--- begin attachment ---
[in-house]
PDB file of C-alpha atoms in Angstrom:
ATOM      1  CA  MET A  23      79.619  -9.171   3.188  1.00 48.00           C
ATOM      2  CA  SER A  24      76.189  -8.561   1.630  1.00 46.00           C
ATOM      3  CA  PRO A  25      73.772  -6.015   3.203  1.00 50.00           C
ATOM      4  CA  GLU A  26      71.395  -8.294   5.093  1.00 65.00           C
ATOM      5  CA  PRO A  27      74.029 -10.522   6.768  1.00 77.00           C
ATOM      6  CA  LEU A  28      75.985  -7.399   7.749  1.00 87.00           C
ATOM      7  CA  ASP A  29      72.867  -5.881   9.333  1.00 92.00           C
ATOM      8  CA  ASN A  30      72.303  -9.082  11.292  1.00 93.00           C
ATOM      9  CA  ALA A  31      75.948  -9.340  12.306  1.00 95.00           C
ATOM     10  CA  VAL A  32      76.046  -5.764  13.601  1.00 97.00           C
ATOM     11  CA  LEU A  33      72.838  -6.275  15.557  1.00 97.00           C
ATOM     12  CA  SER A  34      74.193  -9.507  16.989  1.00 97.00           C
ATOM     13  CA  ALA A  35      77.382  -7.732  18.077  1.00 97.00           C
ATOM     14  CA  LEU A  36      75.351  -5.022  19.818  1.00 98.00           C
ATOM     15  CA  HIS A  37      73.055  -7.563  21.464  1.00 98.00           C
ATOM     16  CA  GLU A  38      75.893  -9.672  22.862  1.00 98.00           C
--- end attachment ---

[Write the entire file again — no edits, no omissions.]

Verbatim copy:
[in-house]
PDB file of C-alpha atoms in Angstrom:
ATOM      1  CA  MET A  23      79.619  -9.171   3.188  1.00 48.00           C
ATOM      2  CA  SER A  24      76.189  -8.561   1.630  1.00 46.00           C
ATOM      3  CA  PRO A  25      73.772  -6.015   3.203  1.00 50.00           C
ATOM      4  CA  GLU A  26      71.395  -8.294   5.093  1.00 65.00           C
ATOM      5  CA  PRO A  27      74.029 -10.522   6.768  1.00 77.00           C
ATOM      6  CA  LEU A  28      75.985  -7.399   7.749  1.00 87.00           C
ATOM      7  CA  ASP A  29      72.867  -5.881   9.333  1.00 92.00           C
ATOM      8  CA  ASN A  30      72.303  -9.082  11.292  1.00 93.00           C
ATOM      9  CA  ALA A  31      75.948  -9.340  12.306  1.00 95.00           C
ATOM     10  CA  VAL A  32      76.046  -5.764  13.601  1.00 97.00           C
ATOM     11  CA  LEU A  33      72.838  -6.275  15.557  1.00 97.00           C
ATOM     12  CA  SER A  34      74.193  -9.507  16.989  1.00 97.00           C
ATOM     13  CA  ALA A  35      77.382  -7.732  18.077  1.00 97.00           C
ATOM     14  CA  LEU A  36      75.351  -5.022  19.818  1.00 98.00           C
ATOM     15  CA  HIS A  37      73.055  -7.563  21.464  1.00 98.00           C
ATOM     16  CA  GLU A  38      75.893  -9.672  22.862  1.00 98.00           C